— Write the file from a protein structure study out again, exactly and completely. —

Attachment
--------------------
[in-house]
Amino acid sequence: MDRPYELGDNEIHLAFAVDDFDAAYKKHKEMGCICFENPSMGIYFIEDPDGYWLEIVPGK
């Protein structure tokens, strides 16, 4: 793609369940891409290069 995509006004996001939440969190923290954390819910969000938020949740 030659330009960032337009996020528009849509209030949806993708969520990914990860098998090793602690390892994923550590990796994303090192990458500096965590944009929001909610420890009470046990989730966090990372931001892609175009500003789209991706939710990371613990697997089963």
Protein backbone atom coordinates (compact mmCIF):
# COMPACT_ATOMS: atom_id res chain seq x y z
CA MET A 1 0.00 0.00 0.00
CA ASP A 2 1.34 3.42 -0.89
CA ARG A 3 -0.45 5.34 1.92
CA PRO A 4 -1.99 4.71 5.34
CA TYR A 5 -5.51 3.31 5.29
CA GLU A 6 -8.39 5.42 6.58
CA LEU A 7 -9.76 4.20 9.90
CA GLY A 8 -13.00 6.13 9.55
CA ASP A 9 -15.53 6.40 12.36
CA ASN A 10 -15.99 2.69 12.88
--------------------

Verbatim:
[in-house]
Amino acid sequence: MDRPYELGDNEIHLAFAVDDFDAAYKKHKEMGCICFENPSMGIYFIEDPDGYWLEIVPGK
């Protein structure tokens, strides 16, 4: 793609369940891409290069 995509006004996001939440969190923290954390819910969000938020949740 030659330009960032337009996020528009849509209030949806993708969520990914990860098998090793602690390892994923550590990796994303090192990458500096965590944009929001909610420890009470046990989730966090990372931001892609175009500003789209991706939710990371613990697997089963």
Protein backbone atom coordinates (compact mmCIF):
# COMPACT_ATOMS: atom_id res chain seq x y z
CA MET A 1 0.00 0.00 0.00
CA ASP A 2 1.34 3.42 -0.89
CA ARG A 3 -0.45 5.34 1.92
CA PRO A 4 -1.99 4.71 5.34
CA TYR A 5 -5.51 3.31 5.29
CA GLU A 6 -8.39 5.42 6.58
CA LEU A 7 -9.76 4.20 9.90
CA GLY A 8 -13.00 6.13 9.55
CA ASP A 9 -15.53 6.40 12.36
CA ASN A 10 -15.99 2.69 12.88